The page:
Vichy singer dies, aged 104

Vichy singer dies, aged 104


norman lebrecht

December 19, 2016

Léo Marjane, star of the collaborationist Radio Paris from 1941 to 1944, has died at an immense age.

Her greatest hit was Seule ce soir, written by Charles Trenet.


  • clarrieu says:

    Dear Norman, when I informed you about this news, I was certainly not expecting to see such a miserable headline, but rather a tribute to an artist… For the record, Marjane was acquitted at the liberation. Is that the same blog which denounced the ridiculous Dutilleux story one year ago?

    • norman lebrecht says:

      Dear Christophe
      In the eyes and ears of those who suffered under the German occupation and the Vichy regime – my family among them – she is eternally identified as the music that played over occupation radio. After the war she was, as you rightly say, acquitted of active collaboration – denouncing fugitives, sleeping with the enemy – but she cannot escape identification with the period of her greatest success. best, Norman

      • Robin Worth says:

        It is a fact, sad but true, that some of the greatest French writers of the twentieth century, for instance Louis-Ferdinand Celine and Robert Brasillach, were not mere Vichy sympathisers but nazi supporters and anti-Semites of the worst kind. But their work must be judged on intrinsic merit, and the same applies to Marjane.

    • Furzwängler says:

      Unfortunately, once tainted by the pungent scent of Eau de Vichy it is very difficult to wash off. The composer Canteloube, the writer André Gide, the fashion icon Coco Chanel, the vocalist Léo Marjane you have mentioned, and most likely also Edith Piaf – so many were tainted to a greater or lesser degree. But then that applied to the French population in general – there were so very many of what the French call “collabos”, a fact that in France they are mostly still in denial about until this day, and try to sweep under the carpet.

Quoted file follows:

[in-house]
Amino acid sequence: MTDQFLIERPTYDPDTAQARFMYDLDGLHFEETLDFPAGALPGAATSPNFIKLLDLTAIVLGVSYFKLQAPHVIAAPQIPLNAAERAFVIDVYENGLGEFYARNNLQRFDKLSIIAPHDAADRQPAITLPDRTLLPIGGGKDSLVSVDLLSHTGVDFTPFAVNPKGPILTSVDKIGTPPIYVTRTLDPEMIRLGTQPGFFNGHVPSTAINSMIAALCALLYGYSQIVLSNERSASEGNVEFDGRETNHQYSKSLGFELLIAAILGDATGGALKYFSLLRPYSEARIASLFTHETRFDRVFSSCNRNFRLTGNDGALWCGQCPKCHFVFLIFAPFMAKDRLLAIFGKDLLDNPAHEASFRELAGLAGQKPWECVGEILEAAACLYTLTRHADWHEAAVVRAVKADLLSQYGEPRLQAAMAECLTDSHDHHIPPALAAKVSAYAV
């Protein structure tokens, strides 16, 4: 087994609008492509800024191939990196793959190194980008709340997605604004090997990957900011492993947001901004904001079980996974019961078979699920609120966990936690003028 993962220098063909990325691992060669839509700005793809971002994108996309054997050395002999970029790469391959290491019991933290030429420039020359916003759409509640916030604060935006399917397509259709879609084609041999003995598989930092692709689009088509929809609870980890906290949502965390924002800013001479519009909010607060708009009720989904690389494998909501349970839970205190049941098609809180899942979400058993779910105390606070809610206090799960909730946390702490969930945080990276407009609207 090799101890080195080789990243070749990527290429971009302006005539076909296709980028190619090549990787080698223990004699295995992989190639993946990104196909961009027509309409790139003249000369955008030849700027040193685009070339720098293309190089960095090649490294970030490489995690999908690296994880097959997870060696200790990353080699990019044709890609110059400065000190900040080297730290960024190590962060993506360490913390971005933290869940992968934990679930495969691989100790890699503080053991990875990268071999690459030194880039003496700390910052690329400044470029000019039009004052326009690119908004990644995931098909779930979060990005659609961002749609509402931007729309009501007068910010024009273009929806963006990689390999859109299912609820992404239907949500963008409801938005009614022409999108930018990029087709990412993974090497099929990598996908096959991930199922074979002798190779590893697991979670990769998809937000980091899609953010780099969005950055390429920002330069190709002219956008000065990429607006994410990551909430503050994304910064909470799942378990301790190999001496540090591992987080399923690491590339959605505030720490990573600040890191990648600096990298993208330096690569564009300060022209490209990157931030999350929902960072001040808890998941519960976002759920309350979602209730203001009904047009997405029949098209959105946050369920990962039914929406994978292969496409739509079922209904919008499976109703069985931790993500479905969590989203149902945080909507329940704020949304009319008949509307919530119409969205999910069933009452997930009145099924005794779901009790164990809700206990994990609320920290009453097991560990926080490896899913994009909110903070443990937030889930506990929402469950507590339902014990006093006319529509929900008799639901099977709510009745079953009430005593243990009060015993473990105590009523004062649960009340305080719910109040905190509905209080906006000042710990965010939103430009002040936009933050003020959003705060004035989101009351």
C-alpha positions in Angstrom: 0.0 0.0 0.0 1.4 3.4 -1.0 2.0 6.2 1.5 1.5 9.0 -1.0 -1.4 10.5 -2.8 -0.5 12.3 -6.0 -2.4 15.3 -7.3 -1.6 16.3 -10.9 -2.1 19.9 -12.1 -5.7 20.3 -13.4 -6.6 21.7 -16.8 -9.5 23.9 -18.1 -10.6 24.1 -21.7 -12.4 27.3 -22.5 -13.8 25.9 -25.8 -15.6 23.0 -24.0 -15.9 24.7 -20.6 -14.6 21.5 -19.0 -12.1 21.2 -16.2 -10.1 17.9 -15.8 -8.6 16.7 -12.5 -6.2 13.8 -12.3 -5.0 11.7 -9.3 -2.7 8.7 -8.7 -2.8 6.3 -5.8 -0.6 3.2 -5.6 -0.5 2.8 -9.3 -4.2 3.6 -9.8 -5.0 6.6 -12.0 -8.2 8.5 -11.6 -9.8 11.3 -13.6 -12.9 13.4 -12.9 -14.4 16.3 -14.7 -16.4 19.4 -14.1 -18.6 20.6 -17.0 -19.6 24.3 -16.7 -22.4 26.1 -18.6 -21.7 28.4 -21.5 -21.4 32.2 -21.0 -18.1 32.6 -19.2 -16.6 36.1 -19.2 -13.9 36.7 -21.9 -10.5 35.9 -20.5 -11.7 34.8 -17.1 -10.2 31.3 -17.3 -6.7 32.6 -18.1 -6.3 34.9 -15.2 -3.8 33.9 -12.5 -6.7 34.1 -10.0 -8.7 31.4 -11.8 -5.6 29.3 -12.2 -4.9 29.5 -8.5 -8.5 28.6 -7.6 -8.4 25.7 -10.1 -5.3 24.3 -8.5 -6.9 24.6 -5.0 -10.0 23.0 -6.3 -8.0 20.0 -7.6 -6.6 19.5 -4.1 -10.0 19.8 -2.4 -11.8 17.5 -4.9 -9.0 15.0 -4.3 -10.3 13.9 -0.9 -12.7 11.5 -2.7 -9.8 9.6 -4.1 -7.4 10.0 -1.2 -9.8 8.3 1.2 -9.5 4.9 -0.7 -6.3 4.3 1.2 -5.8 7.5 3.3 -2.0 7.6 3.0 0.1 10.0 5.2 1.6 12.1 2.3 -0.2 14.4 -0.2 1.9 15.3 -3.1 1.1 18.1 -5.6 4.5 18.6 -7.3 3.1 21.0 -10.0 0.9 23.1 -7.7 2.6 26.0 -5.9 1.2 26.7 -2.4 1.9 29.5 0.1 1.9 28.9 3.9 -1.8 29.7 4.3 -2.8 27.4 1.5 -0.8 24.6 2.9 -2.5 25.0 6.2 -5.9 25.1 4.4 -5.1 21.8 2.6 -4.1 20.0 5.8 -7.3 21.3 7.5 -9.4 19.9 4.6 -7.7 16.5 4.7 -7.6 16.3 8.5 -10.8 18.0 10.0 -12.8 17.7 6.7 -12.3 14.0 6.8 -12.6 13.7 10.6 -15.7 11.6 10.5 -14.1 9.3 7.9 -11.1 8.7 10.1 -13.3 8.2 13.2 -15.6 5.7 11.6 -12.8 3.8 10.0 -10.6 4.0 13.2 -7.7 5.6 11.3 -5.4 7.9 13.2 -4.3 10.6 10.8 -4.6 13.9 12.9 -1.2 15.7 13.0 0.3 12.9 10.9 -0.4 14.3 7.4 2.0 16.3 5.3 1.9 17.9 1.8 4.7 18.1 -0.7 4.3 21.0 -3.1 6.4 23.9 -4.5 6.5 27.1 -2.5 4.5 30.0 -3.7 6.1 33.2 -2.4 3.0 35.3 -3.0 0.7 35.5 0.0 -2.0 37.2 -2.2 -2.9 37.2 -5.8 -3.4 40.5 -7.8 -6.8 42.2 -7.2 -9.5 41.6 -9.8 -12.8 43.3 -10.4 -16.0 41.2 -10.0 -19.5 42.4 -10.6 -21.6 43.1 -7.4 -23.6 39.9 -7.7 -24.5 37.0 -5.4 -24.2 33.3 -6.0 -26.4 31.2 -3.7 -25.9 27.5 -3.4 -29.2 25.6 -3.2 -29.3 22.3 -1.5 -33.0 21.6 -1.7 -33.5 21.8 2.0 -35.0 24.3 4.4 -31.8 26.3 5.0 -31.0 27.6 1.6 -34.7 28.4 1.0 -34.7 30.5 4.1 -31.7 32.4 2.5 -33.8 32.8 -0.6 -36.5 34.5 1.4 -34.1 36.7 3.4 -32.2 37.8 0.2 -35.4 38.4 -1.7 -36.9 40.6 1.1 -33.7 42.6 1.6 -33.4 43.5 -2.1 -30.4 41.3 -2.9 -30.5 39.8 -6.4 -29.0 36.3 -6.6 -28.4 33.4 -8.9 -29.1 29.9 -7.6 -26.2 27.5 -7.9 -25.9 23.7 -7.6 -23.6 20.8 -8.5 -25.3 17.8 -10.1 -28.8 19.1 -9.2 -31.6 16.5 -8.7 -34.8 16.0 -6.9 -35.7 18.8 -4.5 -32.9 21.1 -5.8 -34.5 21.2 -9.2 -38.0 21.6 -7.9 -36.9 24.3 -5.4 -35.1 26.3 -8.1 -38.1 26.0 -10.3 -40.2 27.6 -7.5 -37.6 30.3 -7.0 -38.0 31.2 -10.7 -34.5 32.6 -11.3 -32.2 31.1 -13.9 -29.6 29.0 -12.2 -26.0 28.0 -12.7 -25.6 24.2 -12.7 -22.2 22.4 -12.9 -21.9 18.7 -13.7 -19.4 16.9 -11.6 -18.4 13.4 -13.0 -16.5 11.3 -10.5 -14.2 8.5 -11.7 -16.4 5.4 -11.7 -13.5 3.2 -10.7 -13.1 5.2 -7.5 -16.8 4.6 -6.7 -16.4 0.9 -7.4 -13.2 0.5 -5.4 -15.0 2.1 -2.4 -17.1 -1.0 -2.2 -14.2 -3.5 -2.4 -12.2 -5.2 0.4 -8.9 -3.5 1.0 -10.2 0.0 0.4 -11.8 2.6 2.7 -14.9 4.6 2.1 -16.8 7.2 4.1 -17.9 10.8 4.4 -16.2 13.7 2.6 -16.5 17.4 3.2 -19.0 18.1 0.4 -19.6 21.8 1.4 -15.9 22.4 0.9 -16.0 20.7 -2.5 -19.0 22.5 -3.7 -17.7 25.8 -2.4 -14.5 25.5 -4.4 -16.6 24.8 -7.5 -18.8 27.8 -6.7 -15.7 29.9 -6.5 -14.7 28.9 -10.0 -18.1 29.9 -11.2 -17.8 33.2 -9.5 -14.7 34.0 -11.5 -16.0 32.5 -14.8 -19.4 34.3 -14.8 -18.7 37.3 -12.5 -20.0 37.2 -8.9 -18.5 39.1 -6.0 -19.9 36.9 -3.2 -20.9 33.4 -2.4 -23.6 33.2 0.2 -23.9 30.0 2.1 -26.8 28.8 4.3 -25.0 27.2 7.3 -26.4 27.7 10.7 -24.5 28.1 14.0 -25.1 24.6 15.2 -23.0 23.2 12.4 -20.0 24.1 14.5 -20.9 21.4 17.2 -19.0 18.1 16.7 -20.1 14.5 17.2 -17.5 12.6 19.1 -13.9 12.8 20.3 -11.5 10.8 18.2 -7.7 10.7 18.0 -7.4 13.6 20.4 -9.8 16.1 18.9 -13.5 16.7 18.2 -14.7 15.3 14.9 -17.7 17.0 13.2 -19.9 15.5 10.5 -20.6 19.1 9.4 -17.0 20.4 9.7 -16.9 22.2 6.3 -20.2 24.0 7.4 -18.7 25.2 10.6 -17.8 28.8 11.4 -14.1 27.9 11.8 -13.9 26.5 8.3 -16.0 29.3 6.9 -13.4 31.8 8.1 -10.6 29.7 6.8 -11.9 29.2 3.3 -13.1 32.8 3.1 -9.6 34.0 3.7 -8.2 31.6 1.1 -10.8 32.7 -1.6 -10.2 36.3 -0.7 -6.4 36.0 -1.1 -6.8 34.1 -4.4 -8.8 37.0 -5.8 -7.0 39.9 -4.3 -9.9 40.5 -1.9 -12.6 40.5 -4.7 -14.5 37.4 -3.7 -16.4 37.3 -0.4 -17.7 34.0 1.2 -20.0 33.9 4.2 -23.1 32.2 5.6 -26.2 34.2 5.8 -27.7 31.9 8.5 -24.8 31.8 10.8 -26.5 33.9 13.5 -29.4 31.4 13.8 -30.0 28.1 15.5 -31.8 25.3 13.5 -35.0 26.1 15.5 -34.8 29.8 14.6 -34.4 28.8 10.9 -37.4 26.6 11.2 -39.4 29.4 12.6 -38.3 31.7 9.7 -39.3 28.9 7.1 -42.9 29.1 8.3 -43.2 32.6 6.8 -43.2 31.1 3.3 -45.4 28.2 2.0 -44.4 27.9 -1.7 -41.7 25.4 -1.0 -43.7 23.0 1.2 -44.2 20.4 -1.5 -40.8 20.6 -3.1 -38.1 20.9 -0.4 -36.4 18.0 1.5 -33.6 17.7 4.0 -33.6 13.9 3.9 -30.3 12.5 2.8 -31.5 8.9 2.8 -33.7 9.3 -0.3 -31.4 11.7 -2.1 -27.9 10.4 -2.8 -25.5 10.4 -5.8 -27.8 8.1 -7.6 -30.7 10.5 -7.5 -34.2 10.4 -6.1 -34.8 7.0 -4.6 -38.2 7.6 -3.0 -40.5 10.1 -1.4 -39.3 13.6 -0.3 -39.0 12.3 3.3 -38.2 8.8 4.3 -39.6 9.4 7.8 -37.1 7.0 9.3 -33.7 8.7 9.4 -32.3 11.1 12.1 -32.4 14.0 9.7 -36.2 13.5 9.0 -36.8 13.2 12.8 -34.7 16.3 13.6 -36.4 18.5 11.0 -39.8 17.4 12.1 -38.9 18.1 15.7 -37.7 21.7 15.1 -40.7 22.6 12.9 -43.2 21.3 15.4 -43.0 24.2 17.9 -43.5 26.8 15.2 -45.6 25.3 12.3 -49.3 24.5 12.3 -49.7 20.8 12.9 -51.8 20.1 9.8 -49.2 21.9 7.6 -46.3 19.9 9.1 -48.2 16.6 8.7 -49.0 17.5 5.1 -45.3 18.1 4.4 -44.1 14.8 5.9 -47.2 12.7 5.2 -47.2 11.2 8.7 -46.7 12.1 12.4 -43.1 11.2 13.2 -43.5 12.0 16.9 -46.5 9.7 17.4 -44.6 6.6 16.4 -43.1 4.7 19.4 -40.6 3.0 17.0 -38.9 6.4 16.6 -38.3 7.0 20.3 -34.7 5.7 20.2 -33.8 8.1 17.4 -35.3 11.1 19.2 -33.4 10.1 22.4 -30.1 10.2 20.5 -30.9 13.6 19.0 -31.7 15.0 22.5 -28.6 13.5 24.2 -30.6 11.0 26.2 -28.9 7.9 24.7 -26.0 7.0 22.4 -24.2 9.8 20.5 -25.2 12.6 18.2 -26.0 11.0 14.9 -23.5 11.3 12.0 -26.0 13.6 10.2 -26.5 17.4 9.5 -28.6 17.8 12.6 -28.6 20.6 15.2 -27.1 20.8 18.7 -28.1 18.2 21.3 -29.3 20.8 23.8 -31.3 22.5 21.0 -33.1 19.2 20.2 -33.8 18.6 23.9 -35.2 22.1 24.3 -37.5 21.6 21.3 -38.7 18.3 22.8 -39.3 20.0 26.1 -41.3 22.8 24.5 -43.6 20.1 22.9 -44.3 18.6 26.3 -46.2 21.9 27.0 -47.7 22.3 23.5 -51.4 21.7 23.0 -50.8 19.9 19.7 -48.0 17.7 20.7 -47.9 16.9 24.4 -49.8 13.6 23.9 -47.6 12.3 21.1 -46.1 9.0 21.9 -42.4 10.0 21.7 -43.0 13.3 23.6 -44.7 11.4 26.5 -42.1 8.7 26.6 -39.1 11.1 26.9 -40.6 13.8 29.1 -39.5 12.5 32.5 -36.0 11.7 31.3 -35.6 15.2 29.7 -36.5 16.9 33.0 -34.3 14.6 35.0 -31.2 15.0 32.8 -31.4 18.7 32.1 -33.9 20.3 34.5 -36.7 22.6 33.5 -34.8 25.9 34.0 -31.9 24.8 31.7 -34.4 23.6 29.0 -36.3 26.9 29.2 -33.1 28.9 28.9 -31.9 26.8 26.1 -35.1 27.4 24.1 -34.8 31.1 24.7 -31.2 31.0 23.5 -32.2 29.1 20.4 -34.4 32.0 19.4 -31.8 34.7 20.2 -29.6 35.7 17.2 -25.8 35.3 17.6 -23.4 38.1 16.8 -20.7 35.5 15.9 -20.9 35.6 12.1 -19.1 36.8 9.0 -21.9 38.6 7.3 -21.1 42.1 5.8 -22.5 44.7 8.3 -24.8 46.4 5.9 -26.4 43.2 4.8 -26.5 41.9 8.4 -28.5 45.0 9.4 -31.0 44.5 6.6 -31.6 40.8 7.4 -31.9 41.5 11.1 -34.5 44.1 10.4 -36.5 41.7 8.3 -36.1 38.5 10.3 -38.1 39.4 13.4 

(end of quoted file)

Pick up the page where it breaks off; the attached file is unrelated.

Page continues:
• Clarrieu says:

        See, tons of sopranos have been performing or recording “Chants d’Auvergne” since the war, without feeling the need to “wash off” anything. As for Marjane: while I totally agree that no biographical note about her should ignore those years, Norman rightly remarks there were (basically) two categories of behaviours: people who just continued to live, work and do their daily job to earn a living, and people who did “more”. The problem I have with this headline is that it associates her unmistakably with the latter category. Of course a singer’s job means public exposure and broadcasting. But she continued to do her work, like bakers continued to bake bread (including for German occupants) during those years. Would you write “Vichy baker bakes bread” about every French village’s bakery 1940-44?

        • Furzwängler says:

          Canteloube aside, we still listen to recordings by, for example, the conductors Furtwängler and Mengelberg or the pianists Gieseking and the (virulently anti-semitic) Elly Ney.

  • Malcolm Kottler says:

    If you do not know Patrick Bade’s book Music Wars 1937-1945 (published in 2012), it has a discussion of Marjane, especially on pp. 370-372.